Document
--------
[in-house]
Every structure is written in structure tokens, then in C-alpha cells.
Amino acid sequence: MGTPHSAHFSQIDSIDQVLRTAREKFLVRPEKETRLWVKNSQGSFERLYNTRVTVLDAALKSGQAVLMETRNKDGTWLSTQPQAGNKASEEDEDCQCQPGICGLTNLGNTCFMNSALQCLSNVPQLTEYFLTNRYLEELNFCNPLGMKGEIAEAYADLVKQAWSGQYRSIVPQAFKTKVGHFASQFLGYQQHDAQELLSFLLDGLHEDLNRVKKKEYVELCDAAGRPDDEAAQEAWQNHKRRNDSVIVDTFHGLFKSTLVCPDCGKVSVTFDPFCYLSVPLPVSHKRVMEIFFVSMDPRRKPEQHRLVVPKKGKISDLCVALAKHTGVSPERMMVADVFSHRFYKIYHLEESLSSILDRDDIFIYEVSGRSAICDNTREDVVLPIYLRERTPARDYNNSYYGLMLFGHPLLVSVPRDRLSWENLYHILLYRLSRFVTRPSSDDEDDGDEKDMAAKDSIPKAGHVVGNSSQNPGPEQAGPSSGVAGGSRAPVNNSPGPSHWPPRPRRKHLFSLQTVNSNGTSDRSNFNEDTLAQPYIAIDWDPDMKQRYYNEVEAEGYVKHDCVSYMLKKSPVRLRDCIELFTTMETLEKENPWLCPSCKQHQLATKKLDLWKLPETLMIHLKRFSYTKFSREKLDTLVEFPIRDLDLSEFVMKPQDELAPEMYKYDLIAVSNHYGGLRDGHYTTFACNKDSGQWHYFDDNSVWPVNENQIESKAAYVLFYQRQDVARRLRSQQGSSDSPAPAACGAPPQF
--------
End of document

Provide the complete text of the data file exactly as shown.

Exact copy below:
[in-house]
Every structure is written in structure tokens, then in C-alpha cells.
Amino acid sequence: MGTPHSAHFSQIDSIDQVLRTAREKFLVRPEKETRLWVKNSQGSFERLYNTRVTVLDAALKSGQAVLMETRNKDGTWLSTQPQAGNKASEEDEDCQCQPGICGLTNLGNTCFMNSALQCLSNVPQLTEYFLTNRYLEELNFCNPLGMKGEIAEAYADLVKQAWSGQYRSIVPQAFKTKVGHFASQFLGYQQHDAQELLSFLLDGLHEDLNRVKKKEYVELCDAAGRPDDEAAQEAWQNHKRRNDSVIVDTFHGLFKSTLVCPDCGKVSVTFDPFCYLSVPLPVSHKRVMEIFFVSMDPRRKPEQHRLVVPKKGKISDLCVALAKHTGVSPERMMVADVFSHRFYKIYHLEESLSSILDRDDIFIYEVSGRSAICDNTREDVVLPIYLRERTPARDYNNSYYGLMLFGHPLLVSVPRDRLSWENLYHILLYRLSRFVTRPSSDDEDDGDEKDMAAKDSIPKAGHVVGNSSQNPGPEQAGPSSGVAGGSRAPVNNSPGPSHWPPRPRRKHLFSLQTVNSNGTSDRSNFNEDTLAQPYIAIDWDPDMKQRYYNEVEAEGYVKHDCVSYMLKKSPVRLRDCIELFTTMETLEKENPWLCPSCKQHQLATKKLDLWKLPETLMIHLKRFSYTKFSREKLDTLVEFPIRDLDLSEFVMKPQDELAPEMYKYDLIAVSNHYGGLRDGHYTTFACNKDSGQWHYFDDNSVWPVNENQIESKAAYVLFYQRQDVARRLRSQQGSSDSPAPAACGAPPQF